The rules here aren’t as stringent as you might imagine. For starters, medications don’t need to follow standard TSA policies for liquids. You can bring medicine in “reasonable quantities” – more than the 3.4-oz. standard other liquids need to meet – and they don’t need to be placed within a zip-top bag. Medications that comes in pill and solid form can come in unlimited amounts.
While these rules are fairly accommodating, know that all medications are subject to additional screening. While you can take all prescription medication in either your carry-on or checked baggage, if you do carry it through a TSA check point, please inform an agent before being screened.
Finally, while you don’t need to carry prescription medication in its original container, it’s always a good idea, as is keeping the actual prescription or a physician’s note.2
Remember, these are TSA rules governing domestic travel. Be sure to consult with the specific laws and regulations for all the nations you’ll be traveling to and through as you plan your trip.
The scenarios we’ve outlined all assume that you’re bringing medication with you abroad. But what happens if you forget, run out, or sustain a covered injury or illness that requires a new prescription drug?
These are scenarios during which travel insurance providers, such as Allianz Global Assistance, can help out in more ways than one. Let’s tackle the first two questions, when you simply don’t have the medicine you need on hand. You can try contacting the prescribing physician back home, but you may run into trouble. First of all, this doctor may not be able to prescribe drugs in the nation you’re visiting. And second, the drug you normally take may not be available, meaning you’ll need to learn the alternative name for the drug or chase down a safe substitute for this medication.3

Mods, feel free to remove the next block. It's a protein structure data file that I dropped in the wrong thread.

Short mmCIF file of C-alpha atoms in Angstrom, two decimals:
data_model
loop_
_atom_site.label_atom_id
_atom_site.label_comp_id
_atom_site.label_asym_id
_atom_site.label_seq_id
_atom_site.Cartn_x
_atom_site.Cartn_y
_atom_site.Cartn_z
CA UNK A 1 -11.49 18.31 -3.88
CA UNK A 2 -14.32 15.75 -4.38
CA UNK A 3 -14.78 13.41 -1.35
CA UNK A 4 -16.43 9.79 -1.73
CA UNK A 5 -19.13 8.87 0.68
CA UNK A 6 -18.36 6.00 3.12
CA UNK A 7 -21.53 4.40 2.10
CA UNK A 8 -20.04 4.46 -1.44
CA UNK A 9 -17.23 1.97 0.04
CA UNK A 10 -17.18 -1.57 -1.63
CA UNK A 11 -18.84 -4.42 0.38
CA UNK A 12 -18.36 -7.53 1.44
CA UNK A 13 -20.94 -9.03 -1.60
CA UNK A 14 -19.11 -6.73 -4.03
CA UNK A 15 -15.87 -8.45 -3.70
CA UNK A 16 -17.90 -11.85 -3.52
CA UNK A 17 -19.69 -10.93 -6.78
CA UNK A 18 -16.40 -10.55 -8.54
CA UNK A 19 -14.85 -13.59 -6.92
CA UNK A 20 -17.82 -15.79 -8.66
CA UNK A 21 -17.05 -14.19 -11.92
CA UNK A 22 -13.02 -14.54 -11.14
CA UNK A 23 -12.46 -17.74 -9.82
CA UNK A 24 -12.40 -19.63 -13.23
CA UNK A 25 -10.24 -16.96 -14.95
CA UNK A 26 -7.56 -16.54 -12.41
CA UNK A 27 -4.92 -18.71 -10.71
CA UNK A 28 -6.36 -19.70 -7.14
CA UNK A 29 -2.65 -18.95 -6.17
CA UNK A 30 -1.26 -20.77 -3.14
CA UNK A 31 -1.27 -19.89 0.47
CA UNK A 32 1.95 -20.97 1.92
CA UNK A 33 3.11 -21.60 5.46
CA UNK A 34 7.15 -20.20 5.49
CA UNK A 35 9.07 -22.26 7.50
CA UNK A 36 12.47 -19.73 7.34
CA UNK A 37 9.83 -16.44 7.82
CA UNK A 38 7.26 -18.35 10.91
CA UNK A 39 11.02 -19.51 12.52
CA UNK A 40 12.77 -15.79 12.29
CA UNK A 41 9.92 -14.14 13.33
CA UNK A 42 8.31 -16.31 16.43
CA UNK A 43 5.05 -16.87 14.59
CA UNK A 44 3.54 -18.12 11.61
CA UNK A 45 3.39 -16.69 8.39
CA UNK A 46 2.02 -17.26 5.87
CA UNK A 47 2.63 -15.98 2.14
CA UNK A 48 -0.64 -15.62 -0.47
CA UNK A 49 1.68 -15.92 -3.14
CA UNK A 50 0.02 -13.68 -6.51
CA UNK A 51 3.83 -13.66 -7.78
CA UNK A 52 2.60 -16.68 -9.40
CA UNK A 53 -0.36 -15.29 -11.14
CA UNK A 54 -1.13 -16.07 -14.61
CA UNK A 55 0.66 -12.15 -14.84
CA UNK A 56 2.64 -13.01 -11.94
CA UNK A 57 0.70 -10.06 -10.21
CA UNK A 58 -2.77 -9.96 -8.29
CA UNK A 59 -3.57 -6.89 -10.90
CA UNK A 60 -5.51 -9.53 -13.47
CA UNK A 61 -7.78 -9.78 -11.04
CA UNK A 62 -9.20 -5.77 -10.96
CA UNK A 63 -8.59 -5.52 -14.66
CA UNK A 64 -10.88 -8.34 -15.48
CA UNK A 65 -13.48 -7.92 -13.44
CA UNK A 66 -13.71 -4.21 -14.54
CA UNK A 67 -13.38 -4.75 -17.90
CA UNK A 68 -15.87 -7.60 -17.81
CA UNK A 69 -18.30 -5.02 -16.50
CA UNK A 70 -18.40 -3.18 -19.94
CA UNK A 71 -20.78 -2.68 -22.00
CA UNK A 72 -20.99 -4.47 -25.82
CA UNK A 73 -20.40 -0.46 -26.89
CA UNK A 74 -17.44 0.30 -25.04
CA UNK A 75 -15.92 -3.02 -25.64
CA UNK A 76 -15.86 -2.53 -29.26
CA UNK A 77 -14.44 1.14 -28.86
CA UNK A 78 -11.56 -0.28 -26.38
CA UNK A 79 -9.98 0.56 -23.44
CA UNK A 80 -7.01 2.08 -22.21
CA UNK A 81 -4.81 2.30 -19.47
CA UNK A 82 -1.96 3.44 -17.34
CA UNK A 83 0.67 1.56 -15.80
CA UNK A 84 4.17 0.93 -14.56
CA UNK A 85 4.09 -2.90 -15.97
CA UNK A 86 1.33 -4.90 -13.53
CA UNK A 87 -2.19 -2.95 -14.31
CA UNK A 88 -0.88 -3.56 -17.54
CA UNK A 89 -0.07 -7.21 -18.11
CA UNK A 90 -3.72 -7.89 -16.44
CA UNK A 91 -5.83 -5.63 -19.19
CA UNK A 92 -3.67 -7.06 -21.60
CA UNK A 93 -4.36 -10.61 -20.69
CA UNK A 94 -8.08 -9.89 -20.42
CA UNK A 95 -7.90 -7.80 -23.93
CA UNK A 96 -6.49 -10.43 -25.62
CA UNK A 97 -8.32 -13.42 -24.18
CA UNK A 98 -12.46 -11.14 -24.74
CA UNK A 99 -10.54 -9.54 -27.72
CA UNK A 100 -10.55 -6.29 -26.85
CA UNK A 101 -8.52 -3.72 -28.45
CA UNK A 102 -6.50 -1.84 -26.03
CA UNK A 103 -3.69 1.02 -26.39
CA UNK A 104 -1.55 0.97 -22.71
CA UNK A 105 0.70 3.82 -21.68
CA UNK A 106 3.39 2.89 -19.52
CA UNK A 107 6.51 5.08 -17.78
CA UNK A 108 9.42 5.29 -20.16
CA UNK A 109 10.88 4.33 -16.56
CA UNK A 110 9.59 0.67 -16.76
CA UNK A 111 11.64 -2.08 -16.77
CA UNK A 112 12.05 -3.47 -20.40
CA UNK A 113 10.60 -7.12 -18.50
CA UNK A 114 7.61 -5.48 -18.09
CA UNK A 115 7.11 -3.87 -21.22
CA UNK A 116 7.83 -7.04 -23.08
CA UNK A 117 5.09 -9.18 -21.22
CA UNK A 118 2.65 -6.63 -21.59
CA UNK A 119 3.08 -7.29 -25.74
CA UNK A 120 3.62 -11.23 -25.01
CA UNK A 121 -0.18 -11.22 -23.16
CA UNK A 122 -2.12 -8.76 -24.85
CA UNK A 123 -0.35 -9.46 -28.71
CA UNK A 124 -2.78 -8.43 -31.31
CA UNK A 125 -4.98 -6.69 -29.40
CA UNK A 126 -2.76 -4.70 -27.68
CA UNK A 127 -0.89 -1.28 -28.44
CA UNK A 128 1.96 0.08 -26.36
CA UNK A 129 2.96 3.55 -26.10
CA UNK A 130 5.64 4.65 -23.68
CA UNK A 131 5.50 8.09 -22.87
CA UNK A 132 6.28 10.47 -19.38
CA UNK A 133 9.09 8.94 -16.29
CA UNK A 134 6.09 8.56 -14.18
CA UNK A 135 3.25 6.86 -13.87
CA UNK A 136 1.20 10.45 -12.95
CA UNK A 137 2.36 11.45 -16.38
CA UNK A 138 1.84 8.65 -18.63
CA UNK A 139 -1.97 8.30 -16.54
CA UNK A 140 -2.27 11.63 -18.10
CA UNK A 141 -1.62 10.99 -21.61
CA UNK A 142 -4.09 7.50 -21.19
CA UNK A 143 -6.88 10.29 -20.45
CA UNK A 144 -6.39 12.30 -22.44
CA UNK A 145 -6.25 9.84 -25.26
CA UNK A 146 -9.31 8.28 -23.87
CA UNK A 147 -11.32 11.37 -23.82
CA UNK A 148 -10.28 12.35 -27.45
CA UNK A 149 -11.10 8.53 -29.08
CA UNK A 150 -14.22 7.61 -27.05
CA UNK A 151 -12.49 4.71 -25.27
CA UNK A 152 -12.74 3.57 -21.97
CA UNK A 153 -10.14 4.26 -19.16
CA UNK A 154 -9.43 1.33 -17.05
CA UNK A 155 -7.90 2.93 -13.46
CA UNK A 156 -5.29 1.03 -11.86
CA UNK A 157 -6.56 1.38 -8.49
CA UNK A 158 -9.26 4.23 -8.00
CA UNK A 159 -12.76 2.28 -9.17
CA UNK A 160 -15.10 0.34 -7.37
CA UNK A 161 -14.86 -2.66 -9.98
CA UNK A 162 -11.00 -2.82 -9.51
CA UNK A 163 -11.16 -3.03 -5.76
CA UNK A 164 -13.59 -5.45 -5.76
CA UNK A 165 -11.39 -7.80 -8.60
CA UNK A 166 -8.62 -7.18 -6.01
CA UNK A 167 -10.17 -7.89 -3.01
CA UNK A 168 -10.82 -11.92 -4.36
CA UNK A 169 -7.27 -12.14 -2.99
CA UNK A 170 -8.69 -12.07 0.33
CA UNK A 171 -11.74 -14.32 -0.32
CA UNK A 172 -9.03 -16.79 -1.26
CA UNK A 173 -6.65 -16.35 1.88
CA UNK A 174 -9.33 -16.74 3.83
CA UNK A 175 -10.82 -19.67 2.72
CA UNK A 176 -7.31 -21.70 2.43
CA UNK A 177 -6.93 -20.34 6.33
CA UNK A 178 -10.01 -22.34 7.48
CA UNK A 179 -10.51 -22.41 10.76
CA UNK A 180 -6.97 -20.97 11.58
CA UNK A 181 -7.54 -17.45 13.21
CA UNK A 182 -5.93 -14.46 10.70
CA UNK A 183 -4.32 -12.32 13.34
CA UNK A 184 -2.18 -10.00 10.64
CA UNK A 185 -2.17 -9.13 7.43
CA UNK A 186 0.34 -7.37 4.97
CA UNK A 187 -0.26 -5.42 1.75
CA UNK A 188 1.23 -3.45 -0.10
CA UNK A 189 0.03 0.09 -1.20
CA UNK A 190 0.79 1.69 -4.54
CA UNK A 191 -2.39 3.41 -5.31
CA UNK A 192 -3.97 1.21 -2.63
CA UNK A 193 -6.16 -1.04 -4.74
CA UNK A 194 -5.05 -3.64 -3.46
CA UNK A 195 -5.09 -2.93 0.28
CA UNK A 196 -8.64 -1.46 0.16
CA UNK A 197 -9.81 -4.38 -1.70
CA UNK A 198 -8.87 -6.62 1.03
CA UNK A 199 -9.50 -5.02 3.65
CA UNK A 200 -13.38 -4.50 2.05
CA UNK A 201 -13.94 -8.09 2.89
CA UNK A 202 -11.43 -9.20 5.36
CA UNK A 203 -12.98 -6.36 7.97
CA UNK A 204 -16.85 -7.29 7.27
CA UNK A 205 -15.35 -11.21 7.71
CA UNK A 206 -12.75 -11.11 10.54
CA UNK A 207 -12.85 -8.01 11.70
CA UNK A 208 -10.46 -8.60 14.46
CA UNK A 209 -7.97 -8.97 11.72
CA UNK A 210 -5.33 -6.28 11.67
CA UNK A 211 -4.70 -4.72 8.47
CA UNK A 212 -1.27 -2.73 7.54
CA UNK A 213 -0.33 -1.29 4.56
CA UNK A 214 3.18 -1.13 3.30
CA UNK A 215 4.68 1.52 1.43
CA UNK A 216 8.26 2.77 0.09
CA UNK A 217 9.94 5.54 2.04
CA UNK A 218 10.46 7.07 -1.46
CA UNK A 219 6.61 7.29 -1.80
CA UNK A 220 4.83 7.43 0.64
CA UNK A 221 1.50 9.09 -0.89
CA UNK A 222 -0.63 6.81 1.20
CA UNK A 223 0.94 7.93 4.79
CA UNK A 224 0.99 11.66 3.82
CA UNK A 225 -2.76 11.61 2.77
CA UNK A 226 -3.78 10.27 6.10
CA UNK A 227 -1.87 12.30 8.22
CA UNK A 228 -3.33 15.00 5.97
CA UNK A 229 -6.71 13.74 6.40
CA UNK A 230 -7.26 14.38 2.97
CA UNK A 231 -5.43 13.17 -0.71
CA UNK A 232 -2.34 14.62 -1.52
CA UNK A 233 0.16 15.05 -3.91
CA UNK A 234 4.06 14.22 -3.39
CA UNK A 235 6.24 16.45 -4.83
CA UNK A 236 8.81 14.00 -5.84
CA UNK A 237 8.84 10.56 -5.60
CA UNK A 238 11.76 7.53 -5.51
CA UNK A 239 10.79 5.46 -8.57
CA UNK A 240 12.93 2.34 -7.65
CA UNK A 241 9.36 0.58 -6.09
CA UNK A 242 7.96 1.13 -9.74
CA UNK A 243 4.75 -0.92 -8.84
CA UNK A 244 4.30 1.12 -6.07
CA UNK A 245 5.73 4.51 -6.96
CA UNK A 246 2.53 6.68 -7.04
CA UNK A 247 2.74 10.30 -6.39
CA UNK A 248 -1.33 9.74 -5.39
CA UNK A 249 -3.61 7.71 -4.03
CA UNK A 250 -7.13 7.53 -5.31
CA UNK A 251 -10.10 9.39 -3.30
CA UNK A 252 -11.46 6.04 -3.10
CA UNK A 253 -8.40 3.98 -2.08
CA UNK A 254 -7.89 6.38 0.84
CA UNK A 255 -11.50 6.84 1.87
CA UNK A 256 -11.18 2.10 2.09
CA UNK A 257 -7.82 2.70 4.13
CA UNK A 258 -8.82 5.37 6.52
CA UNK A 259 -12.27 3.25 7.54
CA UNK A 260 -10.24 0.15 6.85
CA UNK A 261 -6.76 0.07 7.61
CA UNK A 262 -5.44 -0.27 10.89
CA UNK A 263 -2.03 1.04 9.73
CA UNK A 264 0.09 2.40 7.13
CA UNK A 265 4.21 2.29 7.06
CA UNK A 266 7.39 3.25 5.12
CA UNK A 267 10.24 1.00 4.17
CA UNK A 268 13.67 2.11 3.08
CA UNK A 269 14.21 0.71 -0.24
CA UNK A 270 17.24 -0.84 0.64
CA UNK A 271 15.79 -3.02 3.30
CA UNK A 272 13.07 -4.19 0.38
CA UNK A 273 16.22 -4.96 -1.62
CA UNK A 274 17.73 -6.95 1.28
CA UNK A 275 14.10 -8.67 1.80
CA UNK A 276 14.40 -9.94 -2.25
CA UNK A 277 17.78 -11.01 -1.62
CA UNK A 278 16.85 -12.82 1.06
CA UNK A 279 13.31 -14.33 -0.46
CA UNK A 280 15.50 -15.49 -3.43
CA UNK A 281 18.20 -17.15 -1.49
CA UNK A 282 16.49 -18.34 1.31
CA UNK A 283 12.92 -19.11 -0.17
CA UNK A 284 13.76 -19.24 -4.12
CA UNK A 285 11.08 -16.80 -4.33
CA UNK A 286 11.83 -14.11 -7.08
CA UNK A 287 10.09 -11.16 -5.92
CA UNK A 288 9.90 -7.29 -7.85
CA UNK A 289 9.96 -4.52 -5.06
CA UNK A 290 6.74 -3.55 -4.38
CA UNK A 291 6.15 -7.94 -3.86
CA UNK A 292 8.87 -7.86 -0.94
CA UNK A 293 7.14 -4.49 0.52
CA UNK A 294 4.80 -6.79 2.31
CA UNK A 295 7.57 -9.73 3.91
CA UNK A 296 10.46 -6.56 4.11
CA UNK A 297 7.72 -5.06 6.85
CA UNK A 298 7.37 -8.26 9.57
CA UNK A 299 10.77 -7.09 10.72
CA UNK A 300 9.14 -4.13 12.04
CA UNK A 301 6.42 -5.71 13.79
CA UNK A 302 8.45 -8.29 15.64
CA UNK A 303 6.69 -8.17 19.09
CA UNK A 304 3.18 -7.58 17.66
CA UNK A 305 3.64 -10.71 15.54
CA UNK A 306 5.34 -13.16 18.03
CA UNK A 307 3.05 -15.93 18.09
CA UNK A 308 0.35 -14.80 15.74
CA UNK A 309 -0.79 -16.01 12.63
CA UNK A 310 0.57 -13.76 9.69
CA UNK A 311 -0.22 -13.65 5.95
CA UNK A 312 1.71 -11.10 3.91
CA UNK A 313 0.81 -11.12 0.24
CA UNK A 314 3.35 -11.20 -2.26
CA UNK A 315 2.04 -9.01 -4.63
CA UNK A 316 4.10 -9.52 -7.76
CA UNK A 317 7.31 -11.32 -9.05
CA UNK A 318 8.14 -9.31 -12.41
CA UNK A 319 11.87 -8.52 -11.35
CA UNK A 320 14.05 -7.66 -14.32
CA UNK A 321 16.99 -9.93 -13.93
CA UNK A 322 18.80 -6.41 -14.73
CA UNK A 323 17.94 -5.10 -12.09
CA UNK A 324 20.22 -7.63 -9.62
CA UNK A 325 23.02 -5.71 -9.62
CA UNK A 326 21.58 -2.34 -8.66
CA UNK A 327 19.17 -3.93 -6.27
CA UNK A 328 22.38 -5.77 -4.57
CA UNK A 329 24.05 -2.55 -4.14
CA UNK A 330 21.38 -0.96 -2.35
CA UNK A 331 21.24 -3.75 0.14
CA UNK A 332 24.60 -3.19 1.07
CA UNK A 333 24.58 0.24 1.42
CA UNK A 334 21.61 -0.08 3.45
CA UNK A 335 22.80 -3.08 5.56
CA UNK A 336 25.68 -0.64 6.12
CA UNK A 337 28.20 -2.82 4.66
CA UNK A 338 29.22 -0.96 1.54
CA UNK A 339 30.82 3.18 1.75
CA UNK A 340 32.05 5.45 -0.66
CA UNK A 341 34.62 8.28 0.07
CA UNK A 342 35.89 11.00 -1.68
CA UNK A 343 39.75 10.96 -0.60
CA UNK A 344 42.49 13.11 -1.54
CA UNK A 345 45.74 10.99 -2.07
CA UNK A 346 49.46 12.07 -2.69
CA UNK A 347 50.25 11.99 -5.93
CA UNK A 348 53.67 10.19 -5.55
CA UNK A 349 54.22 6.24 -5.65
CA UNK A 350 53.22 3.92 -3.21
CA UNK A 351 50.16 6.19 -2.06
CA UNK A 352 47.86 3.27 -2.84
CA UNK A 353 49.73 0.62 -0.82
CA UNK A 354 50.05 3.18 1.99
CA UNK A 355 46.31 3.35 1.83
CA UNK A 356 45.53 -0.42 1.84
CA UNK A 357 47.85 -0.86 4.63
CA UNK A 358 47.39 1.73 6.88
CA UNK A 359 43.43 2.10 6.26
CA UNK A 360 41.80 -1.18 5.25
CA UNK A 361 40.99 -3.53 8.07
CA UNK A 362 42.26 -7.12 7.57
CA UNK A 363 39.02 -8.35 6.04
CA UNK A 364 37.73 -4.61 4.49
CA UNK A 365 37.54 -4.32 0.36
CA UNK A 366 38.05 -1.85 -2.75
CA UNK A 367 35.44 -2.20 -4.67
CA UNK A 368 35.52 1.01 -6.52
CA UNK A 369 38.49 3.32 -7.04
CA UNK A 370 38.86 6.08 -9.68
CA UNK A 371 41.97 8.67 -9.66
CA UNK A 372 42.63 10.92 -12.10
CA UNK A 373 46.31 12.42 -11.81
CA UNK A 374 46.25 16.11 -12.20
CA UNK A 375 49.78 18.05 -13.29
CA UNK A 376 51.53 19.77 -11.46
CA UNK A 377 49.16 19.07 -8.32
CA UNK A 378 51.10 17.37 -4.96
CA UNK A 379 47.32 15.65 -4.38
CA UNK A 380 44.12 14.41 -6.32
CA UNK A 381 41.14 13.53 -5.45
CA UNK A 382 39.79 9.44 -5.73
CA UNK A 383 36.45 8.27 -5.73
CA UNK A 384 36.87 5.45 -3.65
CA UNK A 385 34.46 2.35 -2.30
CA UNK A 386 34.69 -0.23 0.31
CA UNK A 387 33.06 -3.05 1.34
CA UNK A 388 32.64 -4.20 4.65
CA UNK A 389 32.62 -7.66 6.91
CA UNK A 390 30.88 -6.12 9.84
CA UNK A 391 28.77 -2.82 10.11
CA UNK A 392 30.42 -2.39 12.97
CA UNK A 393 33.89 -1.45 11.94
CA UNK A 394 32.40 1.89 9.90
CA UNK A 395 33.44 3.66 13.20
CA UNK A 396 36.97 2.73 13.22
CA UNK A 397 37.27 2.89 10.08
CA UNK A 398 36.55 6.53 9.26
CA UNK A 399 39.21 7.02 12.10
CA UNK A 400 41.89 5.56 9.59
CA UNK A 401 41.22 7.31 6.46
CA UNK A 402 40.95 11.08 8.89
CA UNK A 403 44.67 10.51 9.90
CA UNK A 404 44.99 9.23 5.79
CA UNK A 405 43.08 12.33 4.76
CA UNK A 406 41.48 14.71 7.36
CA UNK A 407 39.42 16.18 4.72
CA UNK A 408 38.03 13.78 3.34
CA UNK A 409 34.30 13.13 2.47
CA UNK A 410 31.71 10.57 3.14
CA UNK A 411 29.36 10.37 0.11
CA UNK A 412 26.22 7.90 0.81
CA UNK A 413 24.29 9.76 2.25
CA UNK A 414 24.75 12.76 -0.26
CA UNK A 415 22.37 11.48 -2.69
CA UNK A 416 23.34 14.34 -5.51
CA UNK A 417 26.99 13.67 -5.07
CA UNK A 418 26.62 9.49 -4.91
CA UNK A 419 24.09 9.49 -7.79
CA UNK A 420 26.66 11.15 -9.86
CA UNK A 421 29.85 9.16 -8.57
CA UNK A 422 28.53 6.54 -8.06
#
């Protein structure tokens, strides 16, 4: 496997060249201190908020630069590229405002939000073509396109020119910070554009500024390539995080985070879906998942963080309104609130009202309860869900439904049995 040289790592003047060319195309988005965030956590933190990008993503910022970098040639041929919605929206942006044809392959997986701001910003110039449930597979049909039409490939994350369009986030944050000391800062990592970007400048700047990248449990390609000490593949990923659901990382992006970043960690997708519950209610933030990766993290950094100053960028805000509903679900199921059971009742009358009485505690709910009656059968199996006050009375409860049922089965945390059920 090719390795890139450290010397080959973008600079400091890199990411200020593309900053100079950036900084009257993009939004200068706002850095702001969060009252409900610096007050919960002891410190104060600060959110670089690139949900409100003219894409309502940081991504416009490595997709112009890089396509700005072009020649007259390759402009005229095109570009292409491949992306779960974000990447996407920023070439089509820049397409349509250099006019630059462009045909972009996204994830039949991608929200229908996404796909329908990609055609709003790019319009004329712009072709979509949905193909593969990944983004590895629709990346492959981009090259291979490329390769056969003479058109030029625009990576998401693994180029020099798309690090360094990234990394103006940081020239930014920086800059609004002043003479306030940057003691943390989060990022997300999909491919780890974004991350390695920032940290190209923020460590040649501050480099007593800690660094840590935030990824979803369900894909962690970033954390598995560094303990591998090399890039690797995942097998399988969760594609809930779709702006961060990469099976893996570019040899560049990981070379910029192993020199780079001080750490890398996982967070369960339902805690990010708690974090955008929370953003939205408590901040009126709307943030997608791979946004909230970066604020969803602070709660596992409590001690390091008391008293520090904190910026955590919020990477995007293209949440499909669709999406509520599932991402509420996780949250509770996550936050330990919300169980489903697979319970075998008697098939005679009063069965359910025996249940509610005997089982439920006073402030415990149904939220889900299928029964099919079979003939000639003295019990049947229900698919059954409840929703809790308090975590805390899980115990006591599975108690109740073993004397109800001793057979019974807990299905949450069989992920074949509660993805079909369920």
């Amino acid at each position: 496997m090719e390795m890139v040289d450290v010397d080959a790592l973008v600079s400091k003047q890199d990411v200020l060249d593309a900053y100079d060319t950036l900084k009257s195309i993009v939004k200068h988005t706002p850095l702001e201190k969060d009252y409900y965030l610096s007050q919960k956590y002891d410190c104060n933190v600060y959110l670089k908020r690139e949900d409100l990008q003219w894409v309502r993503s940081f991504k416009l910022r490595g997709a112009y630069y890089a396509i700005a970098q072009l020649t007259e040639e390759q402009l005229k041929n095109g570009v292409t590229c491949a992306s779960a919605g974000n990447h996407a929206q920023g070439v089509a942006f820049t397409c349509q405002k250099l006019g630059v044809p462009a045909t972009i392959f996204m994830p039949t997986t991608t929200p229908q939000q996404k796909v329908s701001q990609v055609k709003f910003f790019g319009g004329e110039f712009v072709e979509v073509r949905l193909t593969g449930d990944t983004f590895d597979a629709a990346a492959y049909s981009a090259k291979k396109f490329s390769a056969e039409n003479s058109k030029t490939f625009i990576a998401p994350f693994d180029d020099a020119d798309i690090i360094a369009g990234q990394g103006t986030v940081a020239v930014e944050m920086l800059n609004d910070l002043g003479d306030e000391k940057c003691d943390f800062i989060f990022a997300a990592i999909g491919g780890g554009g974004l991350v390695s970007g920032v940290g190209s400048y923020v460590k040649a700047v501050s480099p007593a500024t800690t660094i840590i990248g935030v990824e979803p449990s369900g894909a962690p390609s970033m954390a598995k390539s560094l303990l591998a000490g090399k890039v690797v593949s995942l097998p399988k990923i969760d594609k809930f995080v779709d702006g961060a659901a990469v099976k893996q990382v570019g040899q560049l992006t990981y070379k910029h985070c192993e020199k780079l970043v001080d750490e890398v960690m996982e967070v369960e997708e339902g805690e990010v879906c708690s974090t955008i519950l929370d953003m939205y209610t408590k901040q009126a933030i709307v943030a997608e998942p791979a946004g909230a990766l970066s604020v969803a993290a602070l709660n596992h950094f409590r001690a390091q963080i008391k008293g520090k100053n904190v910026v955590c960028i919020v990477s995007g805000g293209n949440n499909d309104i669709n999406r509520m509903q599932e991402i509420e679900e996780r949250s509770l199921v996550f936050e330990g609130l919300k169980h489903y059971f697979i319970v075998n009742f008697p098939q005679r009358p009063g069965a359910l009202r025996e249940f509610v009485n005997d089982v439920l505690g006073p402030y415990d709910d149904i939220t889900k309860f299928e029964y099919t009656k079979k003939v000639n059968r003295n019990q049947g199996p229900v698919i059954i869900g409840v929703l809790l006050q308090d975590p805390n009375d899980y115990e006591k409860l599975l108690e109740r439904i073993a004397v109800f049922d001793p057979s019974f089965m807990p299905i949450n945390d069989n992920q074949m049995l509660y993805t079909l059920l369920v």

Here are just a few drugs popular in the United States that aren’t available in the specified nations: Avandia for diabetes treatment (United Kingdom, India, New Zealand and South Africa), Phentermine for diet (United Kingdom) and Soma, a muscle relaxant (Norway and Sweden).4
U.S. Embassy or Consulate personnel might be able to aid you in the event of not being able to get a medication you have access to at home, but this is what travel insurance companies are there for. For example, Allianz Global Assistance can help you find the right medication and where to get it. If it’s a new drug, the same services can be provided, in addition to other needed travel insurance benefits that may accompany a covered illness or injury, such as a medical evacuation, trip interruption, as well as the medical insurance that goes toward the costs of treatment and medication.3
Remember that travel insurance and assistance companies such as Allianz Global Assistance will often offer a concierge benefit, a trusted resource you can connect with 24/7 to help troubleshoot these types of medical issues when you’re planning a getaway or during the actual getaway.
Between automatic prescriptions refills at our neighborhood drugstore and opening the pill holder for that specific day, at home we’re often on cruise control when it comes to getting and taking the prescription medications that keep us happy and healthy. But when you’re traveling overseas or anywhere, it’s important to take a minute, step out of that comfort zone and plan ahead.